Investigators in North Carolina say a Georgia-based sports agent violated sports agent laws by sending cash payments to former Tar Heels football players.
In search warrants unsealed Monday, investigators with the Secretary of State's office say Terry Watson of the Watson Sports Agency sent $2,000 cash in 2010 to Marvin Austin, who was dismissed from the team that year for receiving improper benefits. They also say Watson had contact with players before registering with the state.
The office launched its probe in 2010 shortly after the start of an NCAA investigation at the school. The law prohibits agents from offering gifts before a contract is signed and can lead to criminal or civil penalties.
North Carolina is one of 42 states with laws regulating sports agents.
When she launched that investigation, Secretary of State Elaine Marshall said the focus was not on athletes or schools — but on the agents and anyone giving athletes items of value. The state's Uniform Athletes Agents Act requires agents to register with Marshall's office and is designed to shield athletes from sports agents who would offer gifts to entice them to sign representation contracts.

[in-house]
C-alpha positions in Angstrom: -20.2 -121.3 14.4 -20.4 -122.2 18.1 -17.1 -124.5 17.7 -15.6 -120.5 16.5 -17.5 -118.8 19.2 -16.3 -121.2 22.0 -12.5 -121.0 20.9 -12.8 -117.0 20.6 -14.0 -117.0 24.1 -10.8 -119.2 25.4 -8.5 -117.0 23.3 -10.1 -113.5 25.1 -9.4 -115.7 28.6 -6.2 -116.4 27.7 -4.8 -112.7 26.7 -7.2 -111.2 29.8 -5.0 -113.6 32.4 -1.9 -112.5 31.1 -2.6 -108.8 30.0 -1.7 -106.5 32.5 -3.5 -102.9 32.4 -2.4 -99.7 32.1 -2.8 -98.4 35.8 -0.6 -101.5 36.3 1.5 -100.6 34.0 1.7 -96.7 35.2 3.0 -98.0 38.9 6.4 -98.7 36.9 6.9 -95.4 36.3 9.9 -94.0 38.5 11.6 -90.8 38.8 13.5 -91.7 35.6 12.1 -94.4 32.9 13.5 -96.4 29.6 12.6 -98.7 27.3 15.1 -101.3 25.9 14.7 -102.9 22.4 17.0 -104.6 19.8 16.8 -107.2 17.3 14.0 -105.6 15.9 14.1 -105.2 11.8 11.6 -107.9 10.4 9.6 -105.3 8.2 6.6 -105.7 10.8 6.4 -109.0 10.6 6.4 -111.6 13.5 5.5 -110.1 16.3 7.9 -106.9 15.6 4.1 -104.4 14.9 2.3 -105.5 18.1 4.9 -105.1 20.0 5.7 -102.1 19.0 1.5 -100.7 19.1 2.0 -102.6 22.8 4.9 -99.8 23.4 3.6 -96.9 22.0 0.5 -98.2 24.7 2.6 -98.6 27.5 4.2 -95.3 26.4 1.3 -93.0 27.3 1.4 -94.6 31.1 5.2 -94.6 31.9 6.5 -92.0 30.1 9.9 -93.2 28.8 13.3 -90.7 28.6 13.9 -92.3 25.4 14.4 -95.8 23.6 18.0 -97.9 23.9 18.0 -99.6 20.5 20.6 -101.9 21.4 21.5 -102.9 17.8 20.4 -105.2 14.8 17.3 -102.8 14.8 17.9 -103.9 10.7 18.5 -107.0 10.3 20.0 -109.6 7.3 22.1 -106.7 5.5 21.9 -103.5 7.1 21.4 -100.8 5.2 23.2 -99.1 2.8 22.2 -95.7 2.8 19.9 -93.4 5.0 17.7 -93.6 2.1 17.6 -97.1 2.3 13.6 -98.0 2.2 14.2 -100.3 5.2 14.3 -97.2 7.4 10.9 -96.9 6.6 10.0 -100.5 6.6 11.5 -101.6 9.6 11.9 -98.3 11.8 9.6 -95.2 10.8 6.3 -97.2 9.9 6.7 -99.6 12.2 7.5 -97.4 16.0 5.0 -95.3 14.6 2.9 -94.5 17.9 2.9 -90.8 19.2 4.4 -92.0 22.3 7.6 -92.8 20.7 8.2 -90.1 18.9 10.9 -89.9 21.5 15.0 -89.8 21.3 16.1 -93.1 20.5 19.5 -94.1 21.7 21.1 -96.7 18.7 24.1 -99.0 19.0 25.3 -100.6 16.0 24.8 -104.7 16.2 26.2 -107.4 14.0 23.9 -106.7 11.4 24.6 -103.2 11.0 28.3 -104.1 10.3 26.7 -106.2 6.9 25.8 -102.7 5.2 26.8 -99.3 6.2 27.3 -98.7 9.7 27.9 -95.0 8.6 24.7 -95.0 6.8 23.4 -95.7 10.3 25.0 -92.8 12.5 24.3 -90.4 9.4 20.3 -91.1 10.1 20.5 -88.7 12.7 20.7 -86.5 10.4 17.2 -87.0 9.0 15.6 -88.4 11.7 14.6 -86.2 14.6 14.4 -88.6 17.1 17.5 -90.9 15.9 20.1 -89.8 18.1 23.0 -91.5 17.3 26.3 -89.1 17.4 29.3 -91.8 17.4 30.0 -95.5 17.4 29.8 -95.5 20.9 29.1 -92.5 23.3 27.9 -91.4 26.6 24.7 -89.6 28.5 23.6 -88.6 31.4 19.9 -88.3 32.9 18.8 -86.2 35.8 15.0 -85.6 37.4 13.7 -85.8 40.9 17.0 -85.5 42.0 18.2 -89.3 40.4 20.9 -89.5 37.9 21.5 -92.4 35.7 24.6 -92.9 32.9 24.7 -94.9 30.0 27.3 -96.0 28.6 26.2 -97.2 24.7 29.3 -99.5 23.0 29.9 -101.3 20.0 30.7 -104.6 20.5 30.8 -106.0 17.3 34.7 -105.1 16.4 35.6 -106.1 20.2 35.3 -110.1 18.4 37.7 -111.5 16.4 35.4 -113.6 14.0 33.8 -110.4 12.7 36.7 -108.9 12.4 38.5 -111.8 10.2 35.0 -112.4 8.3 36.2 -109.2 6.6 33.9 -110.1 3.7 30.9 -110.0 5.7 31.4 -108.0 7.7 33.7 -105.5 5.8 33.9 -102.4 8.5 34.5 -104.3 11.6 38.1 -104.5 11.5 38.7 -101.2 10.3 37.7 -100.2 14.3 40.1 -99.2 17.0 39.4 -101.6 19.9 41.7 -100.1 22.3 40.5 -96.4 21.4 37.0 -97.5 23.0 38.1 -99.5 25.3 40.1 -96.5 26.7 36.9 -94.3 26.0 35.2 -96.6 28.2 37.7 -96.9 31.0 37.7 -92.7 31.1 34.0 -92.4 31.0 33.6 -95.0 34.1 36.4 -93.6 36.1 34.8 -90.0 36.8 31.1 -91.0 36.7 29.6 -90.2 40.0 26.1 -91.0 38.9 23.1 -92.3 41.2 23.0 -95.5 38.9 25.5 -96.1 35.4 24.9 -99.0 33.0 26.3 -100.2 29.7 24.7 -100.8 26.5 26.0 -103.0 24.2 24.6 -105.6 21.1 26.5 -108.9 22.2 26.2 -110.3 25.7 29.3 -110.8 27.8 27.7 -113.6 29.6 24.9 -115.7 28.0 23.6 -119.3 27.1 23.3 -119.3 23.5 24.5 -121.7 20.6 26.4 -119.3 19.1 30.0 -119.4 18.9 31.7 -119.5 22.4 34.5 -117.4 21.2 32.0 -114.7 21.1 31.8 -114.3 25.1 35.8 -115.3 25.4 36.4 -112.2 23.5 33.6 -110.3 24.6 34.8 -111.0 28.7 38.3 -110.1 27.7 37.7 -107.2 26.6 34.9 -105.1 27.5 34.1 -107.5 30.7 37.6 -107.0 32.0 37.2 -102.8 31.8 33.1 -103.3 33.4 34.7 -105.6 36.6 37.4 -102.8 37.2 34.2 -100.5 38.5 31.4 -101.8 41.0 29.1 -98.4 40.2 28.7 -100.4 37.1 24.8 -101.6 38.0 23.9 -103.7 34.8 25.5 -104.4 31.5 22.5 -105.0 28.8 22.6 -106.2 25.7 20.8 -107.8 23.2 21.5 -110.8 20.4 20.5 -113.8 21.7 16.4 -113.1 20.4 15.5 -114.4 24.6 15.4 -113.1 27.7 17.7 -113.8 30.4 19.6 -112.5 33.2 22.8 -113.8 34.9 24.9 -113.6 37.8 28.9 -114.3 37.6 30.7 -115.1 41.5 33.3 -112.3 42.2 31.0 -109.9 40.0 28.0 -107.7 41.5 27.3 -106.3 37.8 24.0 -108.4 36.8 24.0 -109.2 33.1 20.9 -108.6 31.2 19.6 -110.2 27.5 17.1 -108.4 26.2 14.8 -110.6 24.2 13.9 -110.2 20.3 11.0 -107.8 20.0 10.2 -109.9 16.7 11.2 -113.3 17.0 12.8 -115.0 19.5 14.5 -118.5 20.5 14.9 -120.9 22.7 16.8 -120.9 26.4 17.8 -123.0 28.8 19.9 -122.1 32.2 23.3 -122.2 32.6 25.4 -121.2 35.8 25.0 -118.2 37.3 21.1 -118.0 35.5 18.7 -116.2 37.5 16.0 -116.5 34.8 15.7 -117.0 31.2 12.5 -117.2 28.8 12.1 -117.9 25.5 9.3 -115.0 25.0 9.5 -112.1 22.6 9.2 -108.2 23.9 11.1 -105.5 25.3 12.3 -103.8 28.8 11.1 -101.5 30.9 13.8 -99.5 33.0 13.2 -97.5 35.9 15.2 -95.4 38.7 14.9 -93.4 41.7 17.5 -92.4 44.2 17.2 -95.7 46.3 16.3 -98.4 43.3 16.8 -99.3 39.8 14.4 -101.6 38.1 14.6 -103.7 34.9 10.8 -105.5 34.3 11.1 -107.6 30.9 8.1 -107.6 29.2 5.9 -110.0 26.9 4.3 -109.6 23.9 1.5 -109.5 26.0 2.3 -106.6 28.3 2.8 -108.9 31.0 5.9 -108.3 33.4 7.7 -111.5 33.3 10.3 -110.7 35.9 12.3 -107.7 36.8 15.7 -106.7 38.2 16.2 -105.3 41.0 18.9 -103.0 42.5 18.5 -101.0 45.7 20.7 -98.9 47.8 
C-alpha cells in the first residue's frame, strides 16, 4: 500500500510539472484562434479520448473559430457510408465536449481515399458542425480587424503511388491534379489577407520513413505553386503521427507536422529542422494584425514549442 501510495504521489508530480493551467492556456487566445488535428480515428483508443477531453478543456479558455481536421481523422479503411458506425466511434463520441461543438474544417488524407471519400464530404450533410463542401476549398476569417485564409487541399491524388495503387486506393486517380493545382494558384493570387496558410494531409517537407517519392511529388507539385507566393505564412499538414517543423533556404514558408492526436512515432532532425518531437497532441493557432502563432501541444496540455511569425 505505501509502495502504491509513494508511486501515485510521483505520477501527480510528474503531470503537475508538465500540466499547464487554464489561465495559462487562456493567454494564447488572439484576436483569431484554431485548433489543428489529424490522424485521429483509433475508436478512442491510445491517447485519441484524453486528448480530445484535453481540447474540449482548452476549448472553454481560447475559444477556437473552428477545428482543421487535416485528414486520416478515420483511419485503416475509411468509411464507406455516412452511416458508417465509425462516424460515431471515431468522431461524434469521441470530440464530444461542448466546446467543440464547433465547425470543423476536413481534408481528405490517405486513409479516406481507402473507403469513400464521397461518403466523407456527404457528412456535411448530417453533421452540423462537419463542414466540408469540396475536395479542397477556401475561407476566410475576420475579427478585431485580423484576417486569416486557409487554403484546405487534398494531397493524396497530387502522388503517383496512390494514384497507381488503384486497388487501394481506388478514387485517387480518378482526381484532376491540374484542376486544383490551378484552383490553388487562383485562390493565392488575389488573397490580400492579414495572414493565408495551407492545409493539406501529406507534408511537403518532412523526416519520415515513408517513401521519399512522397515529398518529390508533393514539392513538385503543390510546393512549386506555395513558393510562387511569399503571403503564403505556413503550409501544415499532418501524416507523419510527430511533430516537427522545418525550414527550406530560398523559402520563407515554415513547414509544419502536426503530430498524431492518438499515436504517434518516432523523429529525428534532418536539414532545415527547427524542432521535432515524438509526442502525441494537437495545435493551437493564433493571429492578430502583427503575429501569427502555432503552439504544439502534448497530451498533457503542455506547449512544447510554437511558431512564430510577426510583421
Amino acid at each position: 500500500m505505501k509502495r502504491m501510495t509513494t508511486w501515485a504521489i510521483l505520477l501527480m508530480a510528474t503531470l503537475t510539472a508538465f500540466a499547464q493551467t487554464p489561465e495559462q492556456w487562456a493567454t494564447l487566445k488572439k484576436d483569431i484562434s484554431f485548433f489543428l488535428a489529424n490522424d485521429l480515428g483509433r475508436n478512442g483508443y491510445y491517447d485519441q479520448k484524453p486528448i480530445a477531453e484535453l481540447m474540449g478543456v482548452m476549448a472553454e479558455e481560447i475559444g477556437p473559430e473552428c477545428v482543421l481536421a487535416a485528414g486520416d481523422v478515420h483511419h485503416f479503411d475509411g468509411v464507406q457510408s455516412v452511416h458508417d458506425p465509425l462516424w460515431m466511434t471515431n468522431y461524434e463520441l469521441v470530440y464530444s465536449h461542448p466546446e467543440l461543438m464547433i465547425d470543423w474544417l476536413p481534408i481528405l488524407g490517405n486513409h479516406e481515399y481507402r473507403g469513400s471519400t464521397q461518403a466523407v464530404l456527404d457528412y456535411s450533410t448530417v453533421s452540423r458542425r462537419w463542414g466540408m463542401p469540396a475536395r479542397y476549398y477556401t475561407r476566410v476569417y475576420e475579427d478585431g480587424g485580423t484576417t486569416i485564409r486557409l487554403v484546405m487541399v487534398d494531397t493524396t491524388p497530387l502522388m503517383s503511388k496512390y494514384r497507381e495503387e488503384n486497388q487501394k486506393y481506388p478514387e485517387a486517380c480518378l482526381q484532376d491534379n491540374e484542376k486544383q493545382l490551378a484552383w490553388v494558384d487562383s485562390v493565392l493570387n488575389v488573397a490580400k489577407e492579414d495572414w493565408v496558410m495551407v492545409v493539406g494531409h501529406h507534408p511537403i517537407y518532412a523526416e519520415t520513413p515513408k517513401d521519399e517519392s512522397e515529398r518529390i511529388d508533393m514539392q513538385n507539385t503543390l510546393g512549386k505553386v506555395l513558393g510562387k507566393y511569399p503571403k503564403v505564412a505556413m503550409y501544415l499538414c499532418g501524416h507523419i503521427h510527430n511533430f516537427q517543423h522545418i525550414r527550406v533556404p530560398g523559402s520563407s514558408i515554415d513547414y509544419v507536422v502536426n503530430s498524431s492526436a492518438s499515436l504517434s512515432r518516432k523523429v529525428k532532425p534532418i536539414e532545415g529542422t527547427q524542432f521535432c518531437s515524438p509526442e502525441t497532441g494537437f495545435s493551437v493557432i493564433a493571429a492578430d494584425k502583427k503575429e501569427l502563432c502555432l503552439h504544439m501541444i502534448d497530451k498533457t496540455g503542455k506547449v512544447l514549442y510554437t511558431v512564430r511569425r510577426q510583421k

It is a Class I felony to violate the law, meaning a maximum prison sentence of 15 months, and violations also could carry civil penalties of up to $25,000. Prosecution of the law is left to district attorneys in the locations where violations are alleged to have occurred.
Jim Woodall, the district attorney in Orange County, confirmed he has met with the Secretary of State's investigators but declined to comment on specifics of the case because it is an ongoing investigation. He said if a decision to prosecute is made, it will "more than likely" be in his county because that is where the University of North Carolina is located.
Watson didn't immediately return a call from The Associated Press to his Marietta, Ga.-based office.
According to the search warrants, investigator A.H. Jones said Austin told him in an interview that "Terry Watson was a guy who gave me money" and the probe led him to an associate of Watson's named Patrick Jones.
The investigator said Patrick Jones admitted Watson had asked him to send packages to athletes he was recruiting to persuade them to sign with him because it was the only way Watson's agency could compete with bigger agencies, that packages containing cash was sent to athletes at other unnamed schools and that Watson contacted athletes almost five months before registering with the state.